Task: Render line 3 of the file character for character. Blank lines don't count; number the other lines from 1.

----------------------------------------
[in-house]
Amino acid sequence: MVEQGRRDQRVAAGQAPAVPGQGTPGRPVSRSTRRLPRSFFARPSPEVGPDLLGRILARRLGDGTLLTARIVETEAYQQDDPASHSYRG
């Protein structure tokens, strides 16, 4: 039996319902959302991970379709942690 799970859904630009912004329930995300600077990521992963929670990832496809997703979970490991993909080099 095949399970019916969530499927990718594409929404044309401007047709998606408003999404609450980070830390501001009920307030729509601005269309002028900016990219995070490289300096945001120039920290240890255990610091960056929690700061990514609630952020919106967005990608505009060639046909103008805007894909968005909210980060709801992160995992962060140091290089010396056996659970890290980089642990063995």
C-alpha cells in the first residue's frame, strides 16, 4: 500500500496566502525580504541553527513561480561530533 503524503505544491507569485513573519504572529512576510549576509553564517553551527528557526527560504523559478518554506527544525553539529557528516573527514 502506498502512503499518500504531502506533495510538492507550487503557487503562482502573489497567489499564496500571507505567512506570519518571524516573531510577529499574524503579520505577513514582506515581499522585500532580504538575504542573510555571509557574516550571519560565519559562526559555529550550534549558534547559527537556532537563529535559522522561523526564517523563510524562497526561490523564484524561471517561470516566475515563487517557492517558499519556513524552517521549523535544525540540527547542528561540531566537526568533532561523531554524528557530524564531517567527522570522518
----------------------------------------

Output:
């Protein structure tokens, strides 16, 4: 039996319902959302991970379709942690 799970859904630009912004329930995300600077990521992963929670990832496809997703979970490991993909080099 095949399970019916969530499927990718594409929404044309401007047709998606408003999404609450980070830390501001009920307030729509601005269309002028900016990219995070490289300096945001120039920290240890255990610091960056929690700061990514609630952020919106967005990608505009060639046909103008805007894909968005909210980060709801992160995992962060140091290089010396056996659970890290980089642990063995």